colored dot stickers

For years, scientists have proven that our interpretation of color directly impacts purchasing decisions. The fact that color can increase brand recognition by 80% is extremely important to businesses selling similar products; if your brand stands out and resonates more with consumers, you're going to sell more than your competitors. If this one simple thing stands between you making or breaking it as a business, it's wise to dedicate a lot of time to its development. Let's take a look at three tips that can help you design colored printable labels, colored dot stickers, and even removable colored tape.

  • Complementary Colors: First of all, get your hands on a detailed color wheel. Complementary colors appear on opposite sides of the wheel, and are understandably used to make elements "pop." This is because they create the most amount of contrast. When using complementary colors (such as blue and orange), you must be careful not to overdo; instead, save this boldness for specific graphic elements or content that you want to draw your customers' eyes too.
  • Analogous Colors: Analogous color schemes use colors that are next to each other on the color wheel, such as yellow-green, yellow, and yellow-orange. They are used to create relaxed visuals that flow together and are often placed in the background so the text stands out more clearly. If too many analogous colors are used in the total design, your audience won't know what they're supposed to be paying attention to.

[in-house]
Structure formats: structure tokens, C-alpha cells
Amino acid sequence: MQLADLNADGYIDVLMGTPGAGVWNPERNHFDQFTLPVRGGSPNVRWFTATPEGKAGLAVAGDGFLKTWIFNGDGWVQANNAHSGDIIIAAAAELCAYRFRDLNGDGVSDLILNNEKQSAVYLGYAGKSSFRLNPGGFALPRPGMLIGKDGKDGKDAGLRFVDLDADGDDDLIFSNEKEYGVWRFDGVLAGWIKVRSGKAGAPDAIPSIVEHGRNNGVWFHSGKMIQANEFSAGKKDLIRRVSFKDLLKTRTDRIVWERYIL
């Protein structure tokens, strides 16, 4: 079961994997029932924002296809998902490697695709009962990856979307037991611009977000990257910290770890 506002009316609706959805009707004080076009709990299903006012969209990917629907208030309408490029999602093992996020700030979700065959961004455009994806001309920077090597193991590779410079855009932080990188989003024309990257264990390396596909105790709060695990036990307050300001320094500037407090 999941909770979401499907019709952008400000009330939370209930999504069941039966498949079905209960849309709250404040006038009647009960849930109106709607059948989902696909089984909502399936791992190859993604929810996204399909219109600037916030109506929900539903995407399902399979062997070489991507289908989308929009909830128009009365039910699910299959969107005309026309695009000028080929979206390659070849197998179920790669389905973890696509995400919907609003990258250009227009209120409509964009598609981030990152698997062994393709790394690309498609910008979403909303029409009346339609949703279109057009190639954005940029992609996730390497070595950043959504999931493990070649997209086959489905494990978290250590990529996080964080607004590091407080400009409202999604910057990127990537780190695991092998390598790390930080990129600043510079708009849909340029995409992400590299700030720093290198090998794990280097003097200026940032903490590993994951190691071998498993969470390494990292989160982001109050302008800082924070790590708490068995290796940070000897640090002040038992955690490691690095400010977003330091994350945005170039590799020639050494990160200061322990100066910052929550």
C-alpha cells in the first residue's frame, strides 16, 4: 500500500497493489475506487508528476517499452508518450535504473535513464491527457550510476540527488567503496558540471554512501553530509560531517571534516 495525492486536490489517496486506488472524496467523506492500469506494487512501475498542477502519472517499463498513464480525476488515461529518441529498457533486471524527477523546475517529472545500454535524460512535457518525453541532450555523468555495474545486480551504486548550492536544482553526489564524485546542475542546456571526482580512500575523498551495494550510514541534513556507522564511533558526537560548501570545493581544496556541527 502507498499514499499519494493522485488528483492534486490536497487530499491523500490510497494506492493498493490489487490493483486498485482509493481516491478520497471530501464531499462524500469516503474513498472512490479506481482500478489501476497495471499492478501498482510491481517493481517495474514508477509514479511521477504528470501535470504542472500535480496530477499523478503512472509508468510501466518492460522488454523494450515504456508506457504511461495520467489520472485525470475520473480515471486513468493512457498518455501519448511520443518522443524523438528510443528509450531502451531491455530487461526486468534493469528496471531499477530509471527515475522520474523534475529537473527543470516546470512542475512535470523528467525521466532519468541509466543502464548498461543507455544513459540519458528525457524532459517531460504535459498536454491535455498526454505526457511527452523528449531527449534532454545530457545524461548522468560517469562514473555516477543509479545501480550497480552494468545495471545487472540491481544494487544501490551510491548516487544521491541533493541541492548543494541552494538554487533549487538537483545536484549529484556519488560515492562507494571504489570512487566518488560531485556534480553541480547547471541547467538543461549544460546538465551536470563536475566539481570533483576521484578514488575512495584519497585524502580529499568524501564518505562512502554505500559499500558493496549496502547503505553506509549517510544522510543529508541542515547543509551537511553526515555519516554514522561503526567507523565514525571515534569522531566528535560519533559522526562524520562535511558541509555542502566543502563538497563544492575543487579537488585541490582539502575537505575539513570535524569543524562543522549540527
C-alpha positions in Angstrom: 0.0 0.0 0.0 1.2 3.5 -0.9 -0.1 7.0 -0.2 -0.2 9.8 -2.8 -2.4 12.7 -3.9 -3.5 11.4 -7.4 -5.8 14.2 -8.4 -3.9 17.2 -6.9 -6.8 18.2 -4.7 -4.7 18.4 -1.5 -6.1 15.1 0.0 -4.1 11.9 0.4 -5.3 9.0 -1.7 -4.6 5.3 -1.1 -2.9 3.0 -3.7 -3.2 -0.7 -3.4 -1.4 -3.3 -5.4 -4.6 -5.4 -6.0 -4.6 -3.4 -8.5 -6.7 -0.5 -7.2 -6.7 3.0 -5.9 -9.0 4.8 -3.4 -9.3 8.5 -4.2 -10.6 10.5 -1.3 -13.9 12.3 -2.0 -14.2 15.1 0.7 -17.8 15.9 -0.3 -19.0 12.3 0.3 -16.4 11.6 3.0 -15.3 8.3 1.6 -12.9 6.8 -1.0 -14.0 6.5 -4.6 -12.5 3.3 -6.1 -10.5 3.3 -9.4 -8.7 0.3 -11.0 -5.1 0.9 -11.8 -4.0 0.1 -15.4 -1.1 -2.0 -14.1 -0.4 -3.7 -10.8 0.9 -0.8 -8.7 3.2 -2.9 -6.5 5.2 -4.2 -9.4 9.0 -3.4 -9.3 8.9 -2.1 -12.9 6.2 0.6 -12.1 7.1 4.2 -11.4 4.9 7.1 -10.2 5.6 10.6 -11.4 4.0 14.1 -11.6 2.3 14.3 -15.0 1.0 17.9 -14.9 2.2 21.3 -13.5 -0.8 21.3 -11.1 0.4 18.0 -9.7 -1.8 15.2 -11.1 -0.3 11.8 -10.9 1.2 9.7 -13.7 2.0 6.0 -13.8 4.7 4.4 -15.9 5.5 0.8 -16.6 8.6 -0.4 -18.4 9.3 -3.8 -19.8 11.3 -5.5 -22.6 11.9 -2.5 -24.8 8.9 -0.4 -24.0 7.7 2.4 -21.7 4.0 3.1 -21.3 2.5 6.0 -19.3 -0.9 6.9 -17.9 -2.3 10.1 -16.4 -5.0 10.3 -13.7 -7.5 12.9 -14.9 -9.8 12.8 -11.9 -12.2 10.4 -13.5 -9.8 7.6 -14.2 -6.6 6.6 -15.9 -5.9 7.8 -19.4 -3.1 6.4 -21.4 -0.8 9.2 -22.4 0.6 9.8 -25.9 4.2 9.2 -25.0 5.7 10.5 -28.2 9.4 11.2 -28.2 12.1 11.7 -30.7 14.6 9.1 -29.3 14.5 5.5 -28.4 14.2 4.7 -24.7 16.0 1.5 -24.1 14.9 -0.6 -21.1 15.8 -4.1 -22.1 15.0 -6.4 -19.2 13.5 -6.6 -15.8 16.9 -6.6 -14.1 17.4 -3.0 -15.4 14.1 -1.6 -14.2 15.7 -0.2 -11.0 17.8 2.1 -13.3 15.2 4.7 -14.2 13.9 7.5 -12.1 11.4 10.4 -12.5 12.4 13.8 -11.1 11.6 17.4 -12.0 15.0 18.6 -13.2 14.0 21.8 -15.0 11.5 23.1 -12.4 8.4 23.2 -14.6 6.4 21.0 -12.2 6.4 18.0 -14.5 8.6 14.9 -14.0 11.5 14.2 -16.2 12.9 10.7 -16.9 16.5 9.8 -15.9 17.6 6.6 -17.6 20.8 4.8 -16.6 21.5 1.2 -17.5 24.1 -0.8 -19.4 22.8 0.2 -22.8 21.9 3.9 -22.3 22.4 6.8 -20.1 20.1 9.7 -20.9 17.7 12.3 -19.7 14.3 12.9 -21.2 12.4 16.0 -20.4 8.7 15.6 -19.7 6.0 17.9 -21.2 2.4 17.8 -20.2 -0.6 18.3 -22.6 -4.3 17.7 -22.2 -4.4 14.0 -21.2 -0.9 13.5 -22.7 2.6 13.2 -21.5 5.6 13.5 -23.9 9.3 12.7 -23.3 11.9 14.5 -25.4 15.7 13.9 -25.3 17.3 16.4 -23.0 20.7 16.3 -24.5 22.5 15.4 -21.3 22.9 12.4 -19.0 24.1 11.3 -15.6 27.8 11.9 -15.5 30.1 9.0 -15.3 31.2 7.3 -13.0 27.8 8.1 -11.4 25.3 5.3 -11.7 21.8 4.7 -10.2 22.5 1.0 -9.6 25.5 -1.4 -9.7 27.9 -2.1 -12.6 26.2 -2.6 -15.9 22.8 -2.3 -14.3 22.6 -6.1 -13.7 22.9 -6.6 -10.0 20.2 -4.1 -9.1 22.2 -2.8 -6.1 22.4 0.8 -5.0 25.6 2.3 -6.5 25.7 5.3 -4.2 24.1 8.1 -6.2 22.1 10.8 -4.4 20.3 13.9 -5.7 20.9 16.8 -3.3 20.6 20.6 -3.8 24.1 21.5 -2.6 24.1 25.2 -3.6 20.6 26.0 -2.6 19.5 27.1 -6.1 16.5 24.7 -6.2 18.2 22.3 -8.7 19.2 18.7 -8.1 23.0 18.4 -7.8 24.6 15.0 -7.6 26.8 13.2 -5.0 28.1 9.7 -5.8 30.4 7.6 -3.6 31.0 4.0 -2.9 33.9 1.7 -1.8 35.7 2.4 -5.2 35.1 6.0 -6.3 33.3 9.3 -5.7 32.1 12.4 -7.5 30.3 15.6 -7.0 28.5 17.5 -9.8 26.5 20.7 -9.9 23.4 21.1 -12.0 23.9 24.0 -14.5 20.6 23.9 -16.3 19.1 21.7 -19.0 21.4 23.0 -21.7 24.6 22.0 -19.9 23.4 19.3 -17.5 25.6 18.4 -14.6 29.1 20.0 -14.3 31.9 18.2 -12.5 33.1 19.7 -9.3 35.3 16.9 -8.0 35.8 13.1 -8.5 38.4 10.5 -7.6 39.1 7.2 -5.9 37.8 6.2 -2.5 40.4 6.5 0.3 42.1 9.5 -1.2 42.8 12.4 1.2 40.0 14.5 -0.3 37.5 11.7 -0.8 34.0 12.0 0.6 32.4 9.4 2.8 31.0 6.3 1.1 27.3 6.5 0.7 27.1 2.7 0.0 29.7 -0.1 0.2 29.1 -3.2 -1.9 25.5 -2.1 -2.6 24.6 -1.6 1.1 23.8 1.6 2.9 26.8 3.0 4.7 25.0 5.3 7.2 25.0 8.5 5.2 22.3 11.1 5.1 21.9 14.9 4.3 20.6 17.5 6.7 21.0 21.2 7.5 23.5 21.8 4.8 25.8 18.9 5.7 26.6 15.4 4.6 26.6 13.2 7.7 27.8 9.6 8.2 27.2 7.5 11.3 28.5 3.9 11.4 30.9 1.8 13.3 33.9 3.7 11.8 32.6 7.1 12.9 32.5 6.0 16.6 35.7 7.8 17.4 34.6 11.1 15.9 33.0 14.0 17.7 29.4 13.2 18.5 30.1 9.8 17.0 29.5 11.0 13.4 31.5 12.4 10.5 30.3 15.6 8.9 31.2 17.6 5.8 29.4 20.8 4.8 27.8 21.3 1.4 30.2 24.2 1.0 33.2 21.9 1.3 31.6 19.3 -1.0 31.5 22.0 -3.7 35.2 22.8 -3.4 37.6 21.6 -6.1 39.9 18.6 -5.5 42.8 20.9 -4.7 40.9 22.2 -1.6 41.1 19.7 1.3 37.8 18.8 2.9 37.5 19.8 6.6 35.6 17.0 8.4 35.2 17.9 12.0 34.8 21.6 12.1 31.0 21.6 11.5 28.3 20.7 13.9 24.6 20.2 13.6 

• The Rule Of Three: Some studies have revealed that Americans are primed to see things in threes; apparently, we inherently think things are funnier, more satisfying, and more effective when they come in threes. When picking a color palette, it is beneficial to follow this rule to the best of your abilities.

Whether you decide to go with assorted color coding labels or simple colored dot stickers, the customized stickers and labels you settle on will play an essential role in your commercial success. As such, it's vital that you don't rush the process; experiment with different shades, aesthetics, and styles until you find one that you feel accurately represents your business.

Color-code organization

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